• How do supply and demand affect the affordability of energy resources?
    • How do energy efficiency and conservation affect the affordability of energy?
    • Are there other costs of energy use besides economic costs? What are they?
    • Why might people or groups have different perceptions of what is affordable when it comes to energy?

    As a class, develop a working definition of affordable energy that takes into consideration factors such as economics, the environment, and societal factors such as ethics and human health.

     

    3. Introduce the presentation and debate task to students.

    Explain that students will be asked to take a position on the question, “Will there be enough affordable energy in the United States in the near future?” They will create a multimedia presentation supporting their position and then engage in a debate on the subject. Divide the class into two groups. Assign one group the “yes” position and the other group the “no” position. Distribute the Multimedia Presentation Rubric, Debate Rubric, and Moderator Questions. Review the documents with students, and answer any questions they might have.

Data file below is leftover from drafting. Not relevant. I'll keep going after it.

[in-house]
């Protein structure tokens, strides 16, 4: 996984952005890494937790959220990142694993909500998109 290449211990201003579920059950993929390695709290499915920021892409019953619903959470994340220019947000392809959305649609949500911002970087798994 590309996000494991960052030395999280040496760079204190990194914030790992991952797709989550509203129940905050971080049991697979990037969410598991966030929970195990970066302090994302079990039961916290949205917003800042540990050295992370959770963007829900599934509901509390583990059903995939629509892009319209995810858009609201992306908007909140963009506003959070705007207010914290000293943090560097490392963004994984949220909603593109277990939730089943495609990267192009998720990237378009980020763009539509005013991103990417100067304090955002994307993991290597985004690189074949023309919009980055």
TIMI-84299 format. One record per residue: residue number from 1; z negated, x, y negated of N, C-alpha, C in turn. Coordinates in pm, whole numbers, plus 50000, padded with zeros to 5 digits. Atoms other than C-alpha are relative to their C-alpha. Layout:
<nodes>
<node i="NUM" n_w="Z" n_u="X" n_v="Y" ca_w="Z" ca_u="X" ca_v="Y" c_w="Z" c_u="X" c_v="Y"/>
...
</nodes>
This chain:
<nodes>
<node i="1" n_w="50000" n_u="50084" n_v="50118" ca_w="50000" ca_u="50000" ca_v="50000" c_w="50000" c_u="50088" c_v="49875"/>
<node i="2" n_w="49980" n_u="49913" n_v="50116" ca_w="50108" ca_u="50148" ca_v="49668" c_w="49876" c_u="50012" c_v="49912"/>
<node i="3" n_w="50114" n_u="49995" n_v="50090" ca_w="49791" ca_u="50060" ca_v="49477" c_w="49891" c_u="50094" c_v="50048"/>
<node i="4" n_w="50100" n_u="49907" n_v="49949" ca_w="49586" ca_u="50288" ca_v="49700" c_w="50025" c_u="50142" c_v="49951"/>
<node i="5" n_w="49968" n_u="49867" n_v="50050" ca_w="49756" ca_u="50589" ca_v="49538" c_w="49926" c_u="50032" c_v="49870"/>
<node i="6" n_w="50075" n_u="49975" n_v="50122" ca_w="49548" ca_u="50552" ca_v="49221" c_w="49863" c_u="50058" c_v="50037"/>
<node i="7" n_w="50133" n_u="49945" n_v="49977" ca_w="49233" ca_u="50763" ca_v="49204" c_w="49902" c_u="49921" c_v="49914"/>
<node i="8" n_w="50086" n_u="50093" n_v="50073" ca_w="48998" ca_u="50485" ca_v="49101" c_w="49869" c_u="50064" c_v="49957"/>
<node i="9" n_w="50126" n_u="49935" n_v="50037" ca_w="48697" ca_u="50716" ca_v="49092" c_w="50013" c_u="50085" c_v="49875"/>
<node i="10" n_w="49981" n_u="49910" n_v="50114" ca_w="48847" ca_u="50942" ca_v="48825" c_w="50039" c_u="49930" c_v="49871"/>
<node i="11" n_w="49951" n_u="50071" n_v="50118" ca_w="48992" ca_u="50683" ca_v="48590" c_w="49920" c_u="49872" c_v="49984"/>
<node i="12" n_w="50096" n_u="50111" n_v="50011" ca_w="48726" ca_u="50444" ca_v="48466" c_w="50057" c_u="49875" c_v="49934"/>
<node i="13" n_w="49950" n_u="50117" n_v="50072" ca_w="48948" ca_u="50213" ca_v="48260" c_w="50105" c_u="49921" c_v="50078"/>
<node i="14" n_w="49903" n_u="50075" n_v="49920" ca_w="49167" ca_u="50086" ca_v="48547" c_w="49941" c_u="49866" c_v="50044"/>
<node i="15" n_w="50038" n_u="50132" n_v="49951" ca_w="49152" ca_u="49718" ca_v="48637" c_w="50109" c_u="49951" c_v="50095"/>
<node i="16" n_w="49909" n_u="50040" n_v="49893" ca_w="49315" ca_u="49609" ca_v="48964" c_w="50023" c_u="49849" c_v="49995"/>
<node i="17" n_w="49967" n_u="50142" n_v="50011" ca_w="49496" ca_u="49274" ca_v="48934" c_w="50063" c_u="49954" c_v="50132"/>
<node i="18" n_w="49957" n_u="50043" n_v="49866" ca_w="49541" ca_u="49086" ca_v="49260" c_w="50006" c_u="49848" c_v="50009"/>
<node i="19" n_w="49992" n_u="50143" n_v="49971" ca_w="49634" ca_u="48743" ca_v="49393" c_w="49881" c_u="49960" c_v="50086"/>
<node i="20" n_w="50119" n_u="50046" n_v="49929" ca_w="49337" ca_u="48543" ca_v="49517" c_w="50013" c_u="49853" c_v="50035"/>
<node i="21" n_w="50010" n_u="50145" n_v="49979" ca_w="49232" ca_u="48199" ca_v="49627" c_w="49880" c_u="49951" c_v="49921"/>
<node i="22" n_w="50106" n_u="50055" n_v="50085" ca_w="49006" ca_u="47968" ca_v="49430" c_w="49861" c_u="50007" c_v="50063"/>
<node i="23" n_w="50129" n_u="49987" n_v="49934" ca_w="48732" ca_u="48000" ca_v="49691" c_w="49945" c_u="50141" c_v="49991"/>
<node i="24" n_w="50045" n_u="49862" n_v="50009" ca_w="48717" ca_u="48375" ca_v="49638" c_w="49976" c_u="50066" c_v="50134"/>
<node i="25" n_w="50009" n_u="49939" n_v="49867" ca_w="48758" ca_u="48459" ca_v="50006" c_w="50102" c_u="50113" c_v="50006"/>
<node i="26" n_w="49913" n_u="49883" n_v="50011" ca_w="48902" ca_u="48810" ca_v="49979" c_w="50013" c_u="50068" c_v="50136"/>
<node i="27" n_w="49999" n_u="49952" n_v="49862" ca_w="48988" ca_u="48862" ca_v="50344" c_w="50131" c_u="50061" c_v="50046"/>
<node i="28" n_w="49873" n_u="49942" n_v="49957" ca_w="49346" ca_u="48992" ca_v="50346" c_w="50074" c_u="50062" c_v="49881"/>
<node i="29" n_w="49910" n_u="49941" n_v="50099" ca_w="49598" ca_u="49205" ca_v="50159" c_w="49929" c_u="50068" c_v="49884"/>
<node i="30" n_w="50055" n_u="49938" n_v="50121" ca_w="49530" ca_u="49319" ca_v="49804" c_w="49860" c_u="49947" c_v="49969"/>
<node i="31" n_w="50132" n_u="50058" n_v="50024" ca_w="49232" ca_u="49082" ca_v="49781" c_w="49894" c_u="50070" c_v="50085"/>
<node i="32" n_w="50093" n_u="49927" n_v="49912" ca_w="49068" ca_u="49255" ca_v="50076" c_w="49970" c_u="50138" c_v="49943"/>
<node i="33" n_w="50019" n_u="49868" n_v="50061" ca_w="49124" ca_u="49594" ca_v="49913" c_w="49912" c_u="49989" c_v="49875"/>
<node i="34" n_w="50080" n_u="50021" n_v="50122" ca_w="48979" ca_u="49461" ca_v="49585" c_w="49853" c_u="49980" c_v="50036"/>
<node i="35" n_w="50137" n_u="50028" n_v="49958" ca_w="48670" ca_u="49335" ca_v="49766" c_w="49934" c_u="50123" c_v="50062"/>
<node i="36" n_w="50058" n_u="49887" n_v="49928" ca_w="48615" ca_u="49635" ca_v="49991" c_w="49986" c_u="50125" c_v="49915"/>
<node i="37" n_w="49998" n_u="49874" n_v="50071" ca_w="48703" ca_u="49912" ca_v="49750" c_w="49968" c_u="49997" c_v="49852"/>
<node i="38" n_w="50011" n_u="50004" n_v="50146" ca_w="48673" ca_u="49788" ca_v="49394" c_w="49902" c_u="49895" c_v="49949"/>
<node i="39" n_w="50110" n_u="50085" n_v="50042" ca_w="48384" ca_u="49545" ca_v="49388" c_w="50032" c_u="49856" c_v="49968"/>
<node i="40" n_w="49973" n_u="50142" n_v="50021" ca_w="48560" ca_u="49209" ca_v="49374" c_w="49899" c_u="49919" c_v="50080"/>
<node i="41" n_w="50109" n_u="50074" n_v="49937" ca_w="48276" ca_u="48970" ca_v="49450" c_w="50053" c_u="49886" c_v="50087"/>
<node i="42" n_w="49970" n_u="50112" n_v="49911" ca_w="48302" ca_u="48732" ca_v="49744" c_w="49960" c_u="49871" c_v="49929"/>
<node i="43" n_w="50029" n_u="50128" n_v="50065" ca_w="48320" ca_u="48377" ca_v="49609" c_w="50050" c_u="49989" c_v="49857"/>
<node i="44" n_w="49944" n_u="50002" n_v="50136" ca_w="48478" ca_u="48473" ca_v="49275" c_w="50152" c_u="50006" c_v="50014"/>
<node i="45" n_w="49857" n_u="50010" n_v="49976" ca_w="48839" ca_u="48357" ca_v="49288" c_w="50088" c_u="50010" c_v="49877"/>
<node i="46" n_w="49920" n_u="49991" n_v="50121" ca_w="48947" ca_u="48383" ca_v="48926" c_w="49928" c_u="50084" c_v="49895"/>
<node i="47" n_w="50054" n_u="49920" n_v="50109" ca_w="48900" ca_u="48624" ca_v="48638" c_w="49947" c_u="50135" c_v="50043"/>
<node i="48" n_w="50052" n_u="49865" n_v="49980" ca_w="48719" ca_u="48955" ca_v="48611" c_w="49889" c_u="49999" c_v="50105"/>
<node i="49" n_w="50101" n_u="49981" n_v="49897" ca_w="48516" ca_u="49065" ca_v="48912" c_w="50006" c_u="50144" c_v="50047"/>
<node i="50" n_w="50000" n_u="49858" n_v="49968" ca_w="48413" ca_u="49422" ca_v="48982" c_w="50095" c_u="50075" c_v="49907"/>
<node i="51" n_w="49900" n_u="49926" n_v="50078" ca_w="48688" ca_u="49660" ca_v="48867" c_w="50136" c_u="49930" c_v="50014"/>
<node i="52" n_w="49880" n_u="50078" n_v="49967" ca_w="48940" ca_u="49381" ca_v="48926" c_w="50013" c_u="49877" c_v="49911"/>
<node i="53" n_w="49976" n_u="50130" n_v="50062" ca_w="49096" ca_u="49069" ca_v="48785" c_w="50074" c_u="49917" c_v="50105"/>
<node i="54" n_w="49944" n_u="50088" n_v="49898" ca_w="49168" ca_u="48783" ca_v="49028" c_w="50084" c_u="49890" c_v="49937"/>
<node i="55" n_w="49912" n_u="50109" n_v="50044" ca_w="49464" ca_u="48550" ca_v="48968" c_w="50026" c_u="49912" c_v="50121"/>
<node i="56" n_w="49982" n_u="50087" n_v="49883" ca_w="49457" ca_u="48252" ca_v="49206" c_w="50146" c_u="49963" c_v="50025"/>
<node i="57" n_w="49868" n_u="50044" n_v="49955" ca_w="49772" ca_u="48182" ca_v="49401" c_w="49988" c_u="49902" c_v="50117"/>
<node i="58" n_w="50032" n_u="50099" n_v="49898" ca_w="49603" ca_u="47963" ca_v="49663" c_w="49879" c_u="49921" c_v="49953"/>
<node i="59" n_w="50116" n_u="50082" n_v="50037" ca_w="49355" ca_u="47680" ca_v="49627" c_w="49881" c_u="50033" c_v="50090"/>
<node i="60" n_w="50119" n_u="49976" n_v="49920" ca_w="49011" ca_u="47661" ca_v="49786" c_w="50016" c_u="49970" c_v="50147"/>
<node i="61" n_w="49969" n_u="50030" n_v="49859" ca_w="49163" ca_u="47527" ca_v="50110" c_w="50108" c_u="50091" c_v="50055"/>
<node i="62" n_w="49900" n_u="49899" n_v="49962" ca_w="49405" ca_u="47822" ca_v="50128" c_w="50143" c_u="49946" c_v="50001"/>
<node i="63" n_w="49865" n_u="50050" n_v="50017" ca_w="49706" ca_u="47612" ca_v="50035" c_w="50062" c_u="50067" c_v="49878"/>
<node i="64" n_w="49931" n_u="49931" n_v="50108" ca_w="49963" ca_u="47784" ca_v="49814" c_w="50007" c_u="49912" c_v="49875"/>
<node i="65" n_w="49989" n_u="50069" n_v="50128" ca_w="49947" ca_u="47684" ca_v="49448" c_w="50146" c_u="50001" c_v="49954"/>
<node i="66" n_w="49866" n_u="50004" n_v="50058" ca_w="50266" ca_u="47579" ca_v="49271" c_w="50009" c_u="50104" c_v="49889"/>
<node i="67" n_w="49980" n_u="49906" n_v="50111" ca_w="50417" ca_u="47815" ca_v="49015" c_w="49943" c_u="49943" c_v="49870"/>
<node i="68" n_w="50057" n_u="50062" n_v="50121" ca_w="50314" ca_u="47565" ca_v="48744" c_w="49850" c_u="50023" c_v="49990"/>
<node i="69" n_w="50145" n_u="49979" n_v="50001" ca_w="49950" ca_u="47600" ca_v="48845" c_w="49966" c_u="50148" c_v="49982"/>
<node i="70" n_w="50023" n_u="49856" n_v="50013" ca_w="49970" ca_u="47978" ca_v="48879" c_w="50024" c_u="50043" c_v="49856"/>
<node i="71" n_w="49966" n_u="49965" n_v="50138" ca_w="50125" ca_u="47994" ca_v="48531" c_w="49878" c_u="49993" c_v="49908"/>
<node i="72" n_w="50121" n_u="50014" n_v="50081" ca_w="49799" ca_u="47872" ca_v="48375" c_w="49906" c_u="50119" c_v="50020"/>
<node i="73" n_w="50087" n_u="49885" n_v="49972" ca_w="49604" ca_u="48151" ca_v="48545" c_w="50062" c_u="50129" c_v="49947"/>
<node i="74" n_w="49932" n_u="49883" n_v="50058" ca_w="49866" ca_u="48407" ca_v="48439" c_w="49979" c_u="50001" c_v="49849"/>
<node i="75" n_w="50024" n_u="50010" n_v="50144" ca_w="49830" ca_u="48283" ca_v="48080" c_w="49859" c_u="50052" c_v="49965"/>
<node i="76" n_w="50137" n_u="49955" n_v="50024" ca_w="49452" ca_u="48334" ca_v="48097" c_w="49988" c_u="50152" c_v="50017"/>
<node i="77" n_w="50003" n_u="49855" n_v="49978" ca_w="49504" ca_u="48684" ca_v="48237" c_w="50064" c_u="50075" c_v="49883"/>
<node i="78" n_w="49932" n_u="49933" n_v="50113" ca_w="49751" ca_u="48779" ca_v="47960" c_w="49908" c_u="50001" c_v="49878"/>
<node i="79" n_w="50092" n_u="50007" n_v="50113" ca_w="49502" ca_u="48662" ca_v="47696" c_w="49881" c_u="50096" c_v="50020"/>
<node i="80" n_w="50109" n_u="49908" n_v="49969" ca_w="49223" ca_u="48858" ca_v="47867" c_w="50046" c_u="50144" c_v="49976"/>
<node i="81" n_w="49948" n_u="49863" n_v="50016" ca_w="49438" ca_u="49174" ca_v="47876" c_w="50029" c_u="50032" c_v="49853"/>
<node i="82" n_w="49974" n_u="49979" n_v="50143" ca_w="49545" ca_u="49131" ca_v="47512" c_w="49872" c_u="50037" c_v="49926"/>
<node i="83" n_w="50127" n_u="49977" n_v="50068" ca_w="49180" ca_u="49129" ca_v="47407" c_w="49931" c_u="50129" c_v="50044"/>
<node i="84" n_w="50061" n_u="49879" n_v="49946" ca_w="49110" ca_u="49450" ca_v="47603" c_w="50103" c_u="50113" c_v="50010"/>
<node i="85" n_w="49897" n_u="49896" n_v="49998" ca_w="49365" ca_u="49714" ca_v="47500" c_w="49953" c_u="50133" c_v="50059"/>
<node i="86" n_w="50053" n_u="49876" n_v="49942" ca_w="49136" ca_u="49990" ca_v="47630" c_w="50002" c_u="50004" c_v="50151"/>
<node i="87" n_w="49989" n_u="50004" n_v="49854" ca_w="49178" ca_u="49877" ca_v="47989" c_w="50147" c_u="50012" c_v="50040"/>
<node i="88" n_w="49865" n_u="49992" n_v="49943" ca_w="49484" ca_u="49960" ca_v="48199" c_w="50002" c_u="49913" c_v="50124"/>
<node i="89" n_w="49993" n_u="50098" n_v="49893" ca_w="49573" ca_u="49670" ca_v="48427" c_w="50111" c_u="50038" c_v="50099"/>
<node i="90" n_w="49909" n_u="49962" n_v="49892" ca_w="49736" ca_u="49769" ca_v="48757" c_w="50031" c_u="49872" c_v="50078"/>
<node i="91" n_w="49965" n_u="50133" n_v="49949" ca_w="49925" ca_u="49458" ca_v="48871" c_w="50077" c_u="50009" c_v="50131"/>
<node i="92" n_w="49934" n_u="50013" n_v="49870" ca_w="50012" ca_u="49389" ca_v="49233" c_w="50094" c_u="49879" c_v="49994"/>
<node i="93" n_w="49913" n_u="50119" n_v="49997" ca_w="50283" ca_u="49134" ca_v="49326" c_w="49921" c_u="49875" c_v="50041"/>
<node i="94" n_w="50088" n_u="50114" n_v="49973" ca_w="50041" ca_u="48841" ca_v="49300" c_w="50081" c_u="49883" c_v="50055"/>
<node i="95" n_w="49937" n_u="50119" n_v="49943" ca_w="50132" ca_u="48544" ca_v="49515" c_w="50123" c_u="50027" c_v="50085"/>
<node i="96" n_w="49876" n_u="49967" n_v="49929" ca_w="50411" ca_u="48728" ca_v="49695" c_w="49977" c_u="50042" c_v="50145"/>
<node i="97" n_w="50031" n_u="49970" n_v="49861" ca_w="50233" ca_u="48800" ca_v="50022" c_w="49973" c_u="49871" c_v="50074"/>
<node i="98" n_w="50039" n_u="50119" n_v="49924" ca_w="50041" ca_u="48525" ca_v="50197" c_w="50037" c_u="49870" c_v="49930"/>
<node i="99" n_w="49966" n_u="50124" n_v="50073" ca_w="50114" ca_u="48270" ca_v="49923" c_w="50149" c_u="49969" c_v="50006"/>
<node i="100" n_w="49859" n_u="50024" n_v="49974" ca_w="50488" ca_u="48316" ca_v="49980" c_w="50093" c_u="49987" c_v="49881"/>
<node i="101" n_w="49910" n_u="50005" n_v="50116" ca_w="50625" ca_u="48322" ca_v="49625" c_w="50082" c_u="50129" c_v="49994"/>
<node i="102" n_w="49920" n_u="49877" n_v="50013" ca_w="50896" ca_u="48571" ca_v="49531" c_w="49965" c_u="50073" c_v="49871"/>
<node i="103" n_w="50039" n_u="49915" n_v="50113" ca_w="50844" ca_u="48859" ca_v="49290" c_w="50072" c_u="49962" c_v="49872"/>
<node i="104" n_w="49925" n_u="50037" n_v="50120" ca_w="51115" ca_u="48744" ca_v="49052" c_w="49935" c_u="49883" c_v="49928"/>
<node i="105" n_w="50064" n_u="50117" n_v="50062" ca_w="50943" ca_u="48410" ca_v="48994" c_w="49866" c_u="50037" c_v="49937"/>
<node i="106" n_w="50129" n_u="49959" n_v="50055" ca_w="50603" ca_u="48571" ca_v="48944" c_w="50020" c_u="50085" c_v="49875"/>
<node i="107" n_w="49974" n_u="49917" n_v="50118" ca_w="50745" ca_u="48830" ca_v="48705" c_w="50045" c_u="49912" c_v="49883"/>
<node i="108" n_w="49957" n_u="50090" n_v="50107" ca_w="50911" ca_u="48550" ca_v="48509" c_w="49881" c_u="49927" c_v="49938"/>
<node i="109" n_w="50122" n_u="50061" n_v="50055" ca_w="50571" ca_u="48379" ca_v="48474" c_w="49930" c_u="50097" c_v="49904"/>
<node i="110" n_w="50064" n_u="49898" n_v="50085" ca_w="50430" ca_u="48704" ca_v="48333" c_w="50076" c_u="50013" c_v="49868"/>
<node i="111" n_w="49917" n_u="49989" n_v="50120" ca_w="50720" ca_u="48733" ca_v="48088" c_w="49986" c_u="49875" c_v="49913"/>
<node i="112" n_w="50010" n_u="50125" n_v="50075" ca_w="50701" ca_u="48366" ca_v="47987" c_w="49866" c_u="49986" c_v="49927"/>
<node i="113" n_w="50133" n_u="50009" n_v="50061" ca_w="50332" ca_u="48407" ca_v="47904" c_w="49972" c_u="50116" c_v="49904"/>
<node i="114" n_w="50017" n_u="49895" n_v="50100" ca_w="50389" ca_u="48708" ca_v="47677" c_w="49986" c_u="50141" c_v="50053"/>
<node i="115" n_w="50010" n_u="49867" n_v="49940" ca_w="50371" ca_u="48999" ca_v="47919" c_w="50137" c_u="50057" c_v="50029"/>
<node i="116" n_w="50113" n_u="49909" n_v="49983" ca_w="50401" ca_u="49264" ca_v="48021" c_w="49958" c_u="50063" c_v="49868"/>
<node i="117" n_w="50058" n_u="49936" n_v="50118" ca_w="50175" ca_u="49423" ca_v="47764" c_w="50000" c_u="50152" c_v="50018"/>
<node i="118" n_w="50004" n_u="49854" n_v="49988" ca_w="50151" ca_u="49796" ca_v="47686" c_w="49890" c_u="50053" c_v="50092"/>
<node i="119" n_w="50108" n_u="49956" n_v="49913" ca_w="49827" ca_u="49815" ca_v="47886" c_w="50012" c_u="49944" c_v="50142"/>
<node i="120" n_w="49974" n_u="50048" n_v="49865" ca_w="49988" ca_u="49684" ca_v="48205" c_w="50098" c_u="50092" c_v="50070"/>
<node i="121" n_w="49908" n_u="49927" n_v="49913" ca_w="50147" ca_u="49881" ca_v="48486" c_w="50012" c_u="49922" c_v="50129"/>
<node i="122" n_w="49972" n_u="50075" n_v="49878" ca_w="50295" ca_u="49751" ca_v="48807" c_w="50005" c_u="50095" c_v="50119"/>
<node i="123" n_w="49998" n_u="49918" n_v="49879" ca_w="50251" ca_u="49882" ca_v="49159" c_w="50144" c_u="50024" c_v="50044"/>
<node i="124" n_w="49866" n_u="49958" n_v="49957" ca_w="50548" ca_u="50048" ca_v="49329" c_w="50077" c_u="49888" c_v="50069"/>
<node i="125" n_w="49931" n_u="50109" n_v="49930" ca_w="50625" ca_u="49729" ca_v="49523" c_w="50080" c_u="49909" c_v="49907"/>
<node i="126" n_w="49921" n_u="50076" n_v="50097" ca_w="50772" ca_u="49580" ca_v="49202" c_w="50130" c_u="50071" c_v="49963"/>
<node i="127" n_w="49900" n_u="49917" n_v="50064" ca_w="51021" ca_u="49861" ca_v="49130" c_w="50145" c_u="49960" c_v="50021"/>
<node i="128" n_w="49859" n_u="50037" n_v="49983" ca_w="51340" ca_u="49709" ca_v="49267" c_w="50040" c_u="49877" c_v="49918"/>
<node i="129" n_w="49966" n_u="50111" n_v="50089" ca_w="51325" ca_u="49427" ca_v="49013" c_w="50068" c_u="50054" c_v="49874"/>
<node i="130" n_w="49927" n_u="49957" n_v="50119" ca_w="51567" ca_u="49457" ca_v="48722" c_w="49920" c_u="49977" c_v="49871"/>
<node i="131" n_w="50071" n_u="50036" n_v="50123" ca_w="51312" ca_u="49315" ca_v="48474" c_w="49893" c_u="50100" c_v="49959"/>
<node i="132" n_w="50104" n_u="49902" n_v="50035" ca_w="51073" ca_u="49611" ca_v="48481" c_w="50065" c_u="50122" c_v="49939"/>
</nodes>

4. Have students collaborate to create the multimedia presentation.

    Allow time for the two groups to discuss their assigned position on the question and to brainstorm which factors will be most important in building their argument. Have students do some preliminary research using the provided websites. Then have each group write a one- or two-sentence position statement summarizing their argument. Have students create a list of tasks for completing the multimedia presentation. Tasks could include further research, planning and outlining, writing text, creating or gathering graphics, creating or gathering audio, and proofreading. Have students determine who will complete each task. Encourage students to take on more than one task and to spread out the workload equitably. Give students sufficient time to research and create their presentations. Establish checkpoints as students prepare their multimedia presentation; for example, ask students to check in with you when they finish their position statement, after they draft a plan, and after they draft their text.